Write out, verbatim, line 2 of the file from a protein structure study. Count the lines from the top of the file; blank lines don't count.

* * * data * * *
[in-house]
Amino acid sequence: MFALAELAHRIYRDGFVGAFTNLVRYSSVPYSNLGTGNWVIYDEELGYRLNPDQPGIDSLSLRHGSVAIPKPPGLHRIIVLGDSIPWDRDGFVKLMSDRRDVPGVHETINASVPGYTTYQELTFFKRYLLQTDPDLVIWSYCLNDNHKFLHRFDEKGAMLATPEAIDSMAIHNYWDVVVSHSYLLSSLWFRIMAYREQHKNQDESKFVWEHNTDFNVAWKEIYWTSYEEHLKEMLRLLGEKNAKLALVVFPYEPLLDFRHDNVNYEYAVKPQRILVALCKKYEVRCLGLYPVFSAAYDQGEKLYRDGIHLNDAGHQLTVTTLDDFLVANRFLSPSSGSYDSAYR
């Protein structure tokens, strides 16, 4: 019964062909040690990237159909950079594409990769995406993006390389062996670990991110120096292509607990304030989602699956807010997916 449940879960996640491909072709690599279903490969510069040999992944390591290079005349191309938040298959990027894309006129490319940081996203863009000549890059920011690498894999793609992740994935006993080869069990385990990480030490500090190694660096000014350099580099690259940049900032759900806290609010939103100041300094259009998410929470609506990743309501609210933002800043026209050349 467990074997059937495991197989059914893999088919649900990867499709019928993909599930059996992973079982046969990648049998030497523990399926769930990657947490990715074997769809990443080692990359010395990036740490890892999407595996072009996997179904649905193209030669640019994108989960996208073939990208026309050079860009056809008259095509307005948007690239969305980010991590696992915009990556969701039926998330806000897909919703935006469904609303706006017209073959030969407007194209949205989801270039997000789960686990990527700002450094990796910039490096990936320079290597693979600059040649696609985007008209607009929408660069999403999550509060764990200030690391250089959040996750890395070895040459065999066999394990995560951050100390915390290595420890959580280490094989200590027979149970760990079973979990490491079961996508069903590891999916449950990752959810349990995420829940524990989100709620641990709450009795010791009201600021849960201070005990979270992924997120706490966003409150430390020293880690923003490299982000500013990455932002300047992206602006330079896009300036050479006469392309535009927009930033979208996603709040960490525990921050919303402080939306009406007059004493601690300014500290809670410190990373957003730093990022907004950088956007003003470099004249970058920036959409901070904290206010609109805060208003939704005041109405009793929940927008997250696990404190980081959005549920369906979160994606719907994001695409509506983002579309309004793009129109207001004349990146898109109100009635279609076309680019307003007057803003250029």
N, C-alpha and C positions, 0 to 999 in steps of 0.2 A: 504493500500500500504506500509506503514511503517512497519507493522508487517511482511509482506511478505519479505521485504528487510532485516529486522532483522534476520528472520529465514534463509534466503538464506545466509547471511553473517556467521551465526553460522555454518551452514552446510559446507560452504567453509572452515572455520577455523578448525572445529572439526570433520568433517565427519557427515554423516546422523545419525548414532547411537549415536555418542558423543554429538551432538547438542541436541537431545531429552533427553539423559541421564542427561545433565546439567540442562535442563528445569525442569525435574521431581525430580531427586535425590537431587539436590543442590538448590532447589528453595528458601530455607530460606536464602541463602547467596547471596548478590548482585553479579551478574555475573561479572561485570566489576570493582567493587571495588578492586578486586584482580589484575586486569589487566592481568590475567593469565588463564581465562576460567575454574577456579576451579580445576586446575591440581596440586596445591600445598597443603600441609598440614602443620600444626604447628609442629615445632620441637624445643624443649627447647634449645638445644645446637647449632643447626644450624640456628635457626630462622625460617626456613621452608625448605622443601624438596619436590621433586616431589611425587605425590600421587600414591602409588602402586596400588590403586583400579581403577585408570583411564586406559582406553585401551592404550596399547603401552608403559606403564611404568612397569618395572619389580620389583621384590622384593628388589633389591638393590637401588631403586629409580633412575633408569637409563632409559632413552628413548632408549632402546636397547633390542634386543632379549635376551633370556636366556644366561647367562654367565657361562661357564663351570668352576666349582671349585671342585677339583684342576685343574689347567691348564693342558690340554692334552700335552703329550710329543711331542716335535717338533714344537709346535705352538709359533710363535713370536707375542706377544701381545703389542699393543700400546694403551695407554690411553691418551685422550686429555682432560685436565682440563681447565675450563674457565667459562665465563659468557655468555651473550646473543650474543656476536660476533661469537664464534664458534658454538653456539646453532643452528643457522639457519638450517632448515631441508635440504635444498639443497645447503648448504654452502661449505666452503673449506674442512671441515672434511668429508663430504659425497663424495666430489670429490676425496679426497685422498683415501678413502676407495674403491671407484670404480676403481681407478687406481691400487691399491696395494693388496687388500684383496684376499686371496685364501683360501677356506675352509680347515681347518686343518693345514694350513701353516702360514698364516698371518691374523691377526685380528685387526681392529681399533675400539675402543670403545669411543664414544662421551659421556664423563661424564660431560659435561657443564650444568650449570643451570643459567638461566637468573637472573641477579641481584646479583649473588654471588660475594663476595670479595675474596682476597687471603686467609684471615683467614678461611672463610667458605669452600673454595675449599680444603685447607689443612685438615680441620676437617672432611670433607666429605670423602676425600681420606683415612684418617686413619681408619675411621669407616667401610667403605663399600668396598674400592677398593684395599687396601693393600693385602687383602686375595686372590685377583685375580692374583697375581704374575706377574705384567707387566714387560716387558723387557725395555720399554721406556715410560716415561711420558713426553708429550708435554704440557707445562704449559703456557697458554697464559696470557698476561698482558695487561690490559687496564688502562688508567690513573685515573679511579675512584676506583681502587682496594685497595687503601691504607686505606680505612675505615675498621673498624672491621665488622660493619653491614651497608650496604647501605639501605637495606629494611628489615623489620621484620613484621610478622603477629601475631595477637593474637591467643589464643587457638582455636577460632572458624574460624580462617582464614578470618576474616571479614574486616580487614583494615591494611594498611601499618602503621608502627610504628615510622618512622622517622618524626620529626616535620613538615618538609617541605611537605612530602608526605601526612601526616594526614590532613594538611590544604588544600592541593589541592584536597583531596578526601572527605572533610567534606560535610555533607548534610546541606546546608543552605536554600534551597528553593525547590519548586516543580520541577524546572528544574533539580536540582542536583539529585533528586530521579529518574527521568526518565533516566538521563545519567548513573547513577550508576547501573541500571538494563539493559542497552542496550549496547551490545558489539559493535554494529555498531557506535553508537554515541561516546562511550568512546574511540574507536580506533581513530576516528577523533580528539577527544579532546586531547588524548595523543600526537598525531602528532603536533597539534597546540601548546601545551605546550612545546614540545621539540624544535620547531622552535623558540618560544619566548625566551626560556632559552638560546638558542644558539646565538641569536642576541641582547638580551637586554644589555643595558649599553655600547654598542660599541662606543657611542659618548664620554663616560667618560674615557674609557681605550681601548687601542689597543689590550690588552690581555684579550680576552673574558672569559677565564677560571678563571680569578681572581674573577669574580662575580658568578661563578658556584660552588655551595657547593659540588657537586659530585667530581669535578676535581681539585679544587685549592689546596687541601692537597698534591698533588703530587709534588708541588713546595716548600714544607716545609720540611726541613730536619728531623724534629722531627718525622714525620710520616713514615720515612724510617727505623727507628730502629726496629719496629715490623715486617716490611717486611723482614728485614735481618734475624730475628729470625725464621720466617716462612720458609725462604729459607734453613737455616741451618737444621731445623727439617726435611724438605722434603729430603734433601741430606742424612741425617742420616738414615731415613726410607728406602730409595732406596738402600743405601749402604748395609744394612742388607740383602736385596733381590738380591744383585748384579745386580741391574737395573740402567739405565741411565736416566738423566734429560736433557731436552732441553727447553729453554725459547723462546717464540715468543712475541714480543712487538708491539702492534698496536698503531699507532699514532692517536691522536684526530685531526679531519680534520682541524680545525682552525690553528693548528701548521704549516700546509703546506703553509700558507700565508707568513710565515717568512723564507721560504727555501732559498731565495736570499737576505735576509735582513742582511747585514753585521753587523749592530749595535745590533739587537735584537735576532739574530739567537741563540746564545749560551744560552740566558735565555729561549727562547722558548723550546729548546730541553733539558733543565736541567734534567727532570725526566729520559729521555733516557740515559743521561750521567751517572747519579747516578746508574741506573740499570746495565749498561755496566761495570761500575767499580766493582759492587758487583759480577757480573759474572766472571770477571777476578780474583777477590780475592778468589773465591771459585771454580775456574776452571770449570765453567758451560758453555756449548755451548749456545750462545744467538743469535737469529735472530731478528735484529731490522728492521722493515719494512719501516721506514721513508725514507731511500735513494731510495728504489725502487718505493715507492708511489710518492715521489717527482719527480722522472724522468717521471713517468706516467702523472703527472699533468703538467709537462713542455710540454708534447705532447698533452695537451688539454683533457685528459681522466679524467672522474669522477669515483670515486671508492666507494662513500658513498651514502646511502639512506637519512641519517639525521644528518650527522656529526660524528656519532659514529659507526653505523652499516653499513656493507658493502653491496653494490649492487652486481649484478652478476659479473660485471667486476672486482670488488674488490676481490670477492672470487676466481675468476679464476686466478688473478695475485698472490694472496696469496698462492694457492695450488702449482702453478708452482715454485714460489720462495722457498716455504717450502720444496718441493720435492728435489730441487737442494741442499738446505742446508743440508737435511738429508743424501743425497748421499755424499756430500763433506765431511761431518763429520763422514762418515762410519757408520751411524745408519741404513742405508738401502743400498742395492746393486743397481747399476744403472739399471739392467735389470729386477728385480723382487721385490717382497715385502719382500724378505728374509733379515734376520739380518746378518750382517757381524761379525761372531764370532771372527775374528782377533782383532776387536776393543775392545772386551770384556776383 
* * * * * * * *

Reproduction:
Amino acid sequence: MFALAELAHRIYRDGFVGAFTNLVRYSSVPYSNLGTGNWVIYDEELGYRLNPDQPGIDSLSLRHGSVAIPKPPGLHRIIVLGDSIPWDRDGFVKLMSDRRDVPGVHETINASVPGYTTYQELTFFKRYLLQTDPDLVIWSYCLNDNHKFLHRFDEKGAMLATPEAIDSMAIHNYWDVVVSHSYLLSSLWFRIMAYREQHKNQDESKFVWEHNTDFNVAWKEIYWTSYEEHLKEMLRLLGEKNAKLALVVFPYEPLLDFRHDNVNYEYAVKPQRILVALCKKYEVRCLGLYPVFSAAYDQGEKLYRDGIHLNDAGHQLTVTTLDDFLVANRFLSPSSGSYDSAYR